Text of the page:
2018, 318 p
This is the third book written by Israeli historian Yuval Noah Hariri. His first, Sapiens: A Brief History of Humankind was published in Hebrew in 2011, and translated into English in 2014. His second book, published in 2016, Homo Deus: A Brief History of Tomorrow subverts the idea of ‘history’ to look to the future (a no-no amongst historians). In this third book, he returns to the present and the immediate future with 21 Lessons for the 21st Century.
Historians are certainly getting around! As with The Road to Unfreedom (my review here), it seems that historians no longer restrict themselves to things that have already happened, but are venturing into prediction. I don’t know that I’m particularly persuaded that a historian has any particular skill for prognostication, beyond an awareness of precedence and a span in their view. Hariri is an academic military historian – a historical genre that I am not fond of, but he wanders far from his origins here.
The book itself is divided into five parts. Part I, The Technological Challenge, mounts for me what was the most insightful part of the book, where he marries the broadening provided by Big Data (‘infotech’) and the narrowing provided through algorithms (‘biotech’) to argue that the world will soon have a large “useless” class, which will need to be managed socially and politically. Many of the professions and skills that we assume are based on human insight can, in actually, be reduced to a series of algorithms, and this even extends into the creative sphere, where music, art and film can be tailored to a market ruled by algorithms. (I think of Spotify and how it can easily provided me with a whole afternoon of listening pleasure without me even thinking about it).
Part II The Political Challenge looks at globalisation. He refutes the idea of a ‘clash of civilizations’, arguing that all 21st societies (with the exclusion of Islamic State) subscribe to the same economic template. Nationalism, religion and immigration all challenge globalisation, exemplified by the current tensions within the European Union.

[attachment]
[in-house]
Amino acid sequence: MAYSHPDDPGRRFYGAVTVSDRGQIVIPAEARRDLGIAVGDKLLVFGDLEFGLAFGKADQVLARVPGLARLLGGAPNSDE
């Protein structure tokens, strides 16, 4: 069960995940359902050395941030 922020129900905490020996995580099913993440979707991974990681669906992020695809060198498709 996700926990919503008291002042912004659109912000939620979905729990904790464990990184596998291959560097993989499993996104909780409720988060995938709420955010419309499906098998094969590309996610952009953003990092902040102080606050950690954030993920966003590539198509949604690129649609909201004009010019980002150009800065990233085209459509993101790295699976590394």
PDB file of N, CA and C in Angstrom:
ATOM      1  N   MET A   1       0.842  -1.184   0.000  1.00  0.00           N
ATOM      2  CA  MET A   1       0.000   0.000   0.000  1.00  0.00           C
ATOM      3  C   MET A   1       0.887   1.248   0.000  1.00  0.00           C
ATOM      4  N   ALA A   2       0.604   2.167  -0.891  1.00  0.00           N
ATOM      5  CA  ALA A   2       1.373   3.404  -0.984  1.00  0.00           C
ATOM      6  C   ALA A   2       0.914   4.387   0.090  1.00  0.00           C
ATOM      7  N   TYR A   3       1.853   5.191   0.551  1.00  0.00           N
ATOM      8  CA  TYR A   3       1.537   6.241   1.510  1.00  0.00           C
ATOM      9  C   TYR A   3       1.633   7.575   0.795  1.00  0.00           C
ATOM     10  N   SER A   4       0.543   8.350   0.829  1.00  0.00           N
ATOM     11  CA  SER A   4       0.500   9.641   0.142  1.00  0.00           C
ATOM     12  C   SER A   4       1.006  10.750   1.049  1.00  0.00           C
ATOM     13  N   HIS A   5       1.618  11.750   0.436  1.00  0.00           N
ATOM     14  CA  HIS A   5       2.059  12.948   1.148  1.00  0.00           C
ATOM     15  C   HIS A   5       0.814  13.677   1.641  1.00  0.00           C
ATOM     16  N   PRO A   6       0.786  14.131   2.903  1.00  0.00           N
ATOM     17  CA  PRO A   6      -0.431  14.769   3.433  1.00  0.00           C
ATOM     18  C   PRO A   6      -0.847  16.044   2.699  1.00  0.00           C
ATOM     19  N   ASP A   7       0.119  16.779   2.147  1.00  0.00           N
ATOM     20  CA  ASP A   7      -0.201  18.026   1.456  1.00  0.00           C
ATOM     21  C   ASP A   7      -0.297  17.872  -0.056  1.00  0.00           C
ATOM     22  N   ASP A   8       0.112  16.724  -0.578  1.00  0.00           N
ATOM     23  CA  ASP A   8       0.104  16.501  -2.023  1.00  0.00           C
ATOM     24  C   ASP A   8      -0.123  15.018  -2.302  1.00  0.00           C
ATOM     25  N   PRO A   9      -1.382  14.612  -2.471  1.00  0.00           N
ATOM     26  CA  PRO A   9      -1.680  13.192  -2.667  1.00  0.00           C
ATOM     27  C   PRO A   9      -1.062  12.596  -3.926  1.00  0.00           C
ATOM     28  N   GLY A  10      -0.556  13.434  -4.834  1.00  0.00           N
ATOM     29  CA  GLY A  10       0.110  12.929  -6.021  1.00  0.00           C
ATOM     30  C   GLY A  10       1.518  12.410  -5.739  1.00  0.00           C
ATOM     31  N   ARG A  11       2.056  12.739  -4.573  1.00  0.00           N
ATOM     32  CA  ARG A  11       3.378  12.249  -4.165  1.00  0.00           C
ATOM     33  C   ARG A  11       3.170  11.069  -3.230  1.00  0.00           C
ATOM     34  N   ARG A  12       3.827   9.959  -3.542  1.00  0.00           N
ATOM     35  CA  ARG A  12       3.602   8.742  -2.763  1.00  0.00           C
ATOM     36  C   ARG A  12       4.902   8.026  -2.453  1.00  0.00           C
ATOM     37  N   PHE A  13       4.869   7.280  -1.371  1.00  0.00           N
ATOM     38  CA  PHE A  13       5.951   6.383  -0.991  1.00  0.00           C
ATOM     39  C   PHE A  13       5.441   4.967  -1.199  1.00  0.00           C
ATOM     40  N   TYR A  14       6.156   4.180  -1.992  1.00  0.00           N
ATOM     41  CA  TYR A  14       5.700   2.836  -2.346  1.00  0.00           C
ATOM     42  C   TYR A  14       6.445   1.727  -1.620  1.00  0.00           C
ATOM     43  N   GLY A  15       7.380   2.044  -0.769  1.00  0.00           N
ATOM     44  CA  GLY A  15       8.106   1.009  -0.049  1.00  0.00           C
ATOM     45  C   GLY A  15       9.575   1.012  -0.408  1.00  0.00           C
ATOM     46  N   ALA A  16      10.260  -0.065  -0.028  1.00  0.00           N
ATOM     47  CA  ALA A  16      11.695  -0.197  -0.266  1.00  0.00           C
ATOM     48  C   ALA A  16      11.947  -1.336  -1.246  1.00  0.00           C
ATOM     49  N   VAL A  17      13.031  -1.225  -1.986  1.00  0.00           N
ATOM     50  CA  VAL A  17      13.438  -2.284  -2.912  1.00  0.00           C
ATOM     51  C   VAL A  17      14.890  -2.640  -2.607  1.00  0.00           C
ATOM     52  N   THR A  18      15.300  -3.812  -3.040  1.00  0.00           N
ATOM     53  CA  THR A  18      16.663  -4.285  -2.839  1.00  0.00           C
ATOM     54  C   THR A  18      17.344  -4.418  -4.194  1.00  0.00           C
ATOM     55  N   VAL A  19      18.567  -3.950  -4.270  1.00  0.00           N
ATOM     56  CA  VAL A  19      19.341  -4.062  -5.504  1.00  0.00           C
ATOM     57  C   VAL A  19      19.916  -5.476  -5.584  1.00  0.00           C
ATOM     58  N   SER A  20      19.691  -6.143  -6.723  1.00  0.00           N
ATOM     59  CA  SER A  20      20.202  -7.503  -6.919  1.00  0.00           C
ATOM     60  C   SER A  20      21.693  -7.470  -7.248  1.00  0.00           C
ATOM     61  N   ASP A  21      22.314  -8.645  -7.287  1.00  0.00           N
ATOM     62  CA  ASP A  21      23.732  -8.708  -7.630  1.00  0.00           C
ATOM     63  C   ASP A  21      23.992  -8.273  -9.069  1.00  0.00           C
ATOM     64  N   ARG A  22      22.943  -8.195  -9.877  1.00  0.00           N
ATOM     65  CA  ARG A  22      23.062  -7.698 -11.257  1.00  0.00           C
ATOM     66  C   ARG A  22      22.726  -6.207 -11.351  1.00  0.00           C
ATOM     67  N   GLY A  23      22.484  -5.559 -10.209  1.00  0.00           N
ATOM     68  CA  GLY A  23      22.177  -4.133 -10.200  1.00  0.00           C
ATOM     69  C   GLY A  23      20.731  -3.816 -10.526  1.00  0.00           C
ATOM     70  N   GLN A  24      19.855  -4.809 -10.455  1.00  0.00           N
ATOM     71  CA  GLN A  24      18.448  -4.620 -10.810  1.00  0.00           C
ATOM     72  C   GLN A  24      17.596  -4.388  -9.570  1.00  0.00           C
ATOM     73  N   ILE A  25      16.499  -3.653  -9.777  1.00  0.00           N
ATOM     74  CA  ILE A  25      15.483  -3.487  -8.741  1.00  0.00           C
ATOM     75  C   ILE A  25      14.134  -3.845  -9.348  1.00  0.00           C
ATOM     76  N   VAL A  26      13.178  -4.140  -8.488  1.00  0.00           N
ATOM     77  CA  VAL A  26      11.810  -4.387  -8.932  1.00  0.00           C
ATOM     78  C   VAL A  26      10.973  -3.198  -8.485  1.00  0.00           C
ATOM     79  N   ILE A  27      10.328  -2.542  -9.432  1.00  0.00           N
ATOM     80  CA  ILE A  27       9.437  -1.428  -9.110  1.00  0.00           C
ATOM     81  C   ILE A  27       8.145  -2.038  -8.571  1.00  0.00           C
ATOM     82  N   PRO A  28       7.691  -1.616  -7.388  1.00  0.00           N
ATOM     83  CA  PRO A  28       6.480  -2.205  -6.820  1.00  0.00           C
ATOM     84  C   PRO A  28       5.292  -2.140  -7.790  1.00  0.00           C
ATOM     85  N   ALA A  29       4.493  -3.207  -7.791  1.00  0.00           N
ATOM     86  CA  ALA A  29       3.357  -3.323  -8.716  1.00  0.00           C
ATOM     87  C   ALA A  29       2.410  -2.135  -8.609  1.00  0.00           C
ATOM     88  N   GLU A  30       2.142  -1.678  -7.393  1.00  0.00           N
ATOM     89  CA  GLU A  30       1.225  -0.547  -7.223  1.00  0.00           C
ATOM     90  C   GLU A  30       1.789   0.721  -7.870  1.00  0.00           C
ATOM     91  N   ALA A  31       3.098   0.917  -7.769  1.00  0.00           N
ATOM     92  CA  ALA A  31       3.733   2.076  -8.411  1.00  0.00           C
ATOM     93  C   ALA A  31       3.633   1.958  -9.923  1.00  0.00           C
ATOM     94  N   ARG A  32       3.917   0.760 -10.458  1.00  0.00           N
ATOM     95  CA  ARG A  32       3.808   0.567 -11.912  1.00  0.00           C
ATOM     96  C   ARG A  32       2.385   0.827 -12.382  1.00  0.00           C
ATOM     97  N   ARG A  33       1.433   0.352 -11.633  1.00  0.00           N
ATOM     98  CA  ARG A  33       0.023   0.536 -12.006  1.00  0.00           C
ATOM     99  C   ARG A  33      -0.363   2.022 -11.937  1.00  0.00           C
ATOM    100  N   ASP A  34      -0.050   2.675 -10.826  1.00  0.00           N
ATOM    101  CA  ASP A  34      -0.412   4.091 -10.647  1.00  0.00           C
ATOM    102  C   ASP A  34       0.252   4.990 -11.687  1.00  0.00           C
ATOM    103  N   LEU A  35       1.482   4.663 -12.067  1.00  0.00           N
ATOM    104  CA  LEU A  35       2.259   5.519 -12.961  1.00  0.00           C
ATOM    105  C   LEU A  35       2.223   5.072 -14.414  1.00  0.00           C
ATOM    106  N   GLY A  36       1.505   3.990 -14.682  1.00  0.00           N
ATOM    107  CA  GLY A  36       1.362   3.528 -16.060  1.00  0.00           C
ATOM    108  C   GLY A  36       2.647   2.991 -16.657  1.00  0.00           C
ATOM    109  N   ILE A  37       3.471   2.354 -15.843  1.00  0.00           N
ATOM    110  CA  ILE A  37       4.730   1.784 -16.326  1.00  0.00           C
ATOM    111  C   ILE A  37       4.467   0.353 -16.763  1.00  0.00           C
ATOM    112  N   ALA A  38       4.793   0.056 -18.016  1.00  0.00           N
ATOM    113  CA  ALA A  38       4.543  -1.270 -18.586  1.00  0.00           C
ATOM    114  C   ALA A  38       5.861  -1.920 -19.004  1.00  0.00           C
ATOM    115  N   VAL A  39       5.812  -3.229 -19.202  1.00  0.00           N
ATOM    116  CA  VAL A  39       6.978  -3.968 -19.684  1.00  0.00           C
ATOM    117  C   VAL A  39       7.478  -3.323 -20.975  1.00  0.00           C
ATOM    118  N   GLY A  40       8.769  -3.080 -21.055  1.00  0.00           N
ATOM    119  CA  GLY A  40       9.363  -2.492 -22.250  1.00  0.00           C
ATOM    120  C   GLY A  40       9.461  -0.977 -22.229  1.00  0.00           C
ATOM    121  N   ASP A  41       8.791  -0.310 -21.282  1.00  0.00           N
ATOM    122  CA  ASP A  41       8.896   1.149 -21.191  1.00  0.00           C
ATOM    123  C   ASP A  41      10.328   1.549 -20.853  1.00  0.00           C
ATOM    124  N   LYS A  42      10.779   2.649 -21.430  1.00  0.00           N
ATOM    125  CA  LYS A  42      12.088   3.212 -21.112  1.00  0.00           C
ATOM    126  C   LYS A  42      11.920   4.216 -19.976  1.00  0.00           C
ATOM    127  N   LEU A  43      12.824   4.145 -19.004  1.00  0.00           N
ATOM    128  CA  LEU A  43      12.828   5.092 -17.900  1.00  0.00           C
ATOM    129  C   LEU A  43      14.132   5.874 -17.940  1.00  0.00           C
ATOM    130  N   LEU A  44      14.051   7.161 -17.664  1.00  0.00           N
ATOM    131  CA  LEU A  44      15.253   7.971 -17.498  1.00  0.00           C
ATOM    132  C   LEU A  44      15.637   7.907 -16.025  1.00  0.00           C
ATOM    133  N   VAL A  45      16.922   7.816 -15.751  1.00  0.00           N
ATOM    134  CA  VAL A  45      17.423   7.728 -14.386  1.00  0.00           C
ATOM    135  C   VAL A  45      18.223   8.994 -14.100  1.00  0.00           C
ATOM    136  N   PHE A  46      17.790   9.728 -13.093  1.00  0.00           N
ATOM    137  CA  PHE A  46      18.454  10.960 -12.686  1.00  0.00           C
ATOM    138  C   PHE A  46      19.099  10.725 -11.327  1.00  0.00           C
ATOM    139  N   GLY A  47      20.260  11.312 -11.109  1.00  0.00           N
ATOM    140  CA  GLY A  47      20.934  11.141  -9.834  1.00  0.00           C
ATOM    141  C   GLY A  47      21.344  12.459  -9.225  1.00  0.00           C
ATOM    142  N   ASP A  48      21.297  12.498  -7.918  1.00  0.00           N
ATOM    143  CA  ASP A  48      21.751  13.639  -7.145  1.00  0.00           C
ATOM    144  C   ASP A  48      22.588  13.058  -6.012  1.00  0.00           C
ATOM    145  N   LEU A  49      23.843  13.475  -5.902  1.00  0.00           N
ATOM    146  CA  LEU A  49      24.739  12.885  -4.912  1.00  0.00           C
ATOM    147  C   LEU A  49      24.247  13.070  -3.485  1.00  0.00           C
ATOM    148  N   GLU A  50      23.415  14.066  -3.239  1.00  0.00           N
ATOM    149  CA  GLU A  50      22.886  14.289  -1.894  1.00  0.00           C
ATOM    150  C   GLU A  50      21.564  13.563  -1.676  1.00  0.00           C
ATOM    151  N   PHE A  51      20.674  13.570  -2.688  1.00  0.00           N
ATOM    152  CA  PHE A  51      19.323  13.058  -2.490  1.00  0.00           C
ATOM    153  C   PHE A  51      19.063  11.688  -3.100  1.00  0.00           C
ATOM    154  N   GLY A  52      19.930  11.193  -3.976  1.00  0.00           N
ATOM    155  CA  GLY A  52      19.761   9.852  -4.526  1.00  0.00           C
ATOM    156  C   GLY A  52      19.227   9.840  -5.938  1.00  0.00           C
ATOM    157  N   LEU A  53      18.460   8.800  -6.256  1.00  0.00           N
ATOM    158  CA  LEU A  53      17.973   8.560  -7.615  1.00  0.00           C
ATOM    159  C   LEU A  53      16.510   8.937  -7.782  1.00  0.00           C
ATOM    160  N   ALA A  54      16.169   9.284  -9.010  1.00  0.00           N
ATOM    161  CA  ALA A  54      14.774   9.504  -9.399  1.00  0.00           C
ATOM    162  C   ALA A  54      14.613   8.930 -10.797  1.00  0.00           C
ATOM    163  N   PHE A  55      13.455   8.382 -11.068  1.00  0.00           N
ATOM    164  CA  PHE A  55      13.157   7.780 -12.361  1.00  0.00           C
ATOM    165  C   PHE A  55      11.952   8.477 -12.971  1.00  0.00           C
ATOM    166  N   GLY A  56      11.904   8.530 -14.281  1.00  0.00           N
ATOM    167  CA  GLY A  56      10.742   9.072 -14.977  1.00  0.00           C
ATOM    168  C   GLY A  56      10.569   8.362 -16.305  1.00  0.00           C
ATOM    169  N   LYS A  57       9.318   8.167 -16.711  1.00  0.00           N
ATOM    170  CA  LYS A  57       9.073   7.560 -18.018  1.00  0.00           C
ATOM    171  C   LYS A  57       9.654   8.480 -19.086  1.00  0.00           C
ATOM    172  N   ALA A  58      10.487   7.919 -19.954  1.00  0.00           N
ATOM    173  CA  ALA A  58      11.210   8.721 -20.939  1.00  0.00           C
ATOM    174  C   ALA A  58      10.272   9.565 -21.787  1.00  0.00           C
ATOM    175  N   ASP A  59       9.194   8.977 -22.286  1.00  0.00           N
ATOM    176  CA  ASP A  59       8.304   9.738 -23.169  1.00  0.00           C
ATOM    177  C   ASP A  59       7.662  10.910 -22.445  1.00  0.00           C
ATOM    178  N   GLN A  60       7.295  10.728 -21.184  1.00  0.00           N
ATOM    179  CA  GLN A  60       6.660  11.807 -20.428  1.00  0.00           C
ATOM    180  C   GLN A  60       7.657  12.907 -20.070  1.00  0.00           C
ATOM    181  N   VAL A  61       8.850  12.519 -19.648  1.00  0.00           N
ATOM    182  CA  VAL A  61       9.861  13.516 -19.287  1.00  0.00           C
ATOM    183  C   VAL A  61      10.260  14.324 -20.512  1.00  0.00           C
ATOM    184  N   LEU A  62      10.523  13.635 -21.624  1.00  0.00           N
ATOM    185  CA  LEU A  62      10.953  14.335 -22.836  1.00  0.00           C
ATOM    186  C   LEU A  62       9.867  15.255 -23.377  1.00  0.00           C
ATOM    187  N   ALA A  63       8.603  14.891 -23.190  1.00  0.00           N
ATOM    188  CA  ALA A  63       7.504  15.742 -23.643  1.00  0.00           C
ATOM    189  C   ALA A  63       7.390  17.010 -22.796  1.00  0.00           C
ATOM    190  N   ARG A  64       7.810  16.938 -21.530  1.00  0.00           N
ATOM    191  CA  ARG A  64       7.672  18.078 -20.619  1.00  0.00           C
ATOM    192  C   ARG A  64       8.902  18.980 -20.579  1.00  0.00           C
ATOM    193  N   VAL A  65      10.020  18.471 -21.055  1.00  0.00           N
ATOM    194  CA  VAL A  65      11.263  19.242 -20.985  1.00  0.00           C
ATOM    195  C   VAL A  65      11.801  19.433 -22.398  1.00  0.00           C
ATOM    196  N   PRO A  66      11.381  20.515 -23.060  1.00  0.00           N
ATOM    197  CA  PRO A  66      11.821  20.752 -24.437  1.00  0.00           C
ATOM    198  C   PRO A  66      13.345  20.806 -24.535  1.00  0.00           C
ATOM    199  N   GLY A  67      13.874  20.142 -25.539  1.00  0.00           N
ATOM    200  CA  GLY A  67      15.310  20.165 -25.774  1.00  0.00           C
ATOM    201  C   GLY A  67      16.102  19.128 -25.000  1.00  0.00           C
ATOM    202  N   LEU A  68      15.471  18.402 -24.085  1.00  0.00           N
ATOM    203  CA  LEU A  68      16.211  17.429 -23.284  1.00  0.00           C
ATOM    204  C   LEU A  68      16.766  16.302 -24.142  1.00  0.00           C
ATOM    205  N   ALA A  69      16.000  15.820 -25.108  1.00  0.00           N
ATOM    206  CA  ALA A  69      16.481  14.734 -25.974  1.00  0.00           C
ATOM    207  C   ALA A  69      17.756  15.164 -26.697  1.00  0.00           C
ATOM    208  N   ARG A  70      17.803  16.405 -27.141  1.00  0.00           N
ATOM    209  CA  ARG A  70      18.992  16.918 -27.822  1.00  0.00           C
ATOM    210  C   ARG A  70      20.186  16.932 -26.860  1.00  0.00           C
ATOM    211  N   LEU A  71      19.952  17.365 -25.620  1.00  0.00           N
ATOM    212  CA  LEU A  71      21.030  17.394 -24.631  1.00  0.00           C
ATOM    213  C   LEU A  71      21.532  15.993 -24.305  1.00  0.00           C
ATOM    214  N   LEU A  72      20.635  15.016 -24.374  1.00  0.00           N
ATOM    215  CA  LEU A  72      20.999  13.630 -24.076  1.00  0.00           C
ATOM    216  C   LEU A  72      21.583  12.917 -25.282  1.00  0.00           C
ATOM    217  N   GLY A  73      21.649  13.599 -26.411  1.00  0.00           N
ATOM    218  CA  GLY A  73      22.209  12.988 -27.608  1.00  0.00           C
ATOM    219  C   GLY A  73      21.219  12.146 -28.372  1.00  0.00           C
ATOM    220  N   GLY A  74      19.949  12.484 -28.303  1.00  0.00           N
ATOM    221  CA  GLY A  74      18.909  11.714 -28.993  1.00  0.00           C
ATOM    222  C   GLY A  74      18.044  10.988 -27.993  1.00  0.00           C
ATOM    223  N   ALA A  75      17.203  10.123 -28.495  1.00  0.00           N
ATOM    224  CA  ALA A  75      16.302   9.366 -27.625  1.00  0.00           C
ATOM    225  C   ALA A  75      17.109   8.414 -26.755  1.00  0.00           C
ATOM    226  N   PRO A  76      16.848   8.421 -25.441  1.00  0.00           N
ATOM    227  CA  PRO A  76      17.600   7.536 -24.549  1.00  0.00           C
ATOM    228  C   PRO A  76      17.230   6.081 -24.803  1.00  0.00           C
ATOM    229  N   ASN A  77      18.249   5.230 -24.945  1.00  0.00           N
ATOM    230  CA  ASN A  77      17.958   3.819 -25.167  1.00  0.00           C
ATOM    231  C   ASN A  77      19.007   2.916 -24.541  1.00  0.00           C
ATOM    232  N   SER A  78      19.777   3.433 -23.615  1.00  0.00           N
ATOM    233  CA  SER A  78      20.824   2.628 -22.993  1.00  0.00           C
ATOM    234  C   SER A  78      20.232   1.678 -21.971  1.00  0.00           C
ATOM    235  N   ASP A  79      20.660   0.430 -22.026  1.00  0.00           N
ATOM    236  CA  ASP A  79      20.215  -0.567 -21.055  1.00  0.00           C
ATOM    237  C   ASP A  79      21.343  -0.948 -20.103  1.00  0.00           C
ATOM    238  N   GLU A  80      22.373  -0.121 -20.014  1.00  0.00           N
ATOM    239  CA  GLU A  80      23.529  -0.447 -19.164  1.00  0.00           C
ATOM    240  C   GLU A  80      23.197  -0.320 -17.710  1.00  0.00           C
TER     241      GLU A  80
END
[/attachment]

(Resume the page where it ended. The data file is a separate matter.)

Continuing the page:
Part III, Despair and Hope looks first at terrorism and war, but then argues instead for a spirit of humility, especially in advancing ‘God’s’ claims. Although he is Israeli, he holds all religions at a skeptical distance. Part IV, Truth, examines ignorance and fake news, and the manipulation of political opinions through algorithms and popularism. His final section, Resilience, emphasizes that during the 21st century, people will be exposed to relentless expectations of change that our current education system cannot prepare them for. He finishes what was, for me, a rather limp recommendation of meditation – a disappointing ending to what was, in places, an insightful book.
This book felt like a series of essays, a bit like a chocolate ripple cake concertinaed together with an introduction and bridging paragraph launching you off into the next essay. I thought that the first two parts of the book were much stronger than the other sections. Even though I am open to deepening my spirituality, his promotion of meditation just felt ‘off’ in this book.
One very sobering thought, though. My grandchild, due in late 2019/2020 has every chance of living into the 22nd century. I really fear for him/her. I don’t think that we’ll learn the 21 lessons here well enough to offer a world better than what we have now.
My rating: 7/10
Sourced from: Yarra Plenty Regional Library.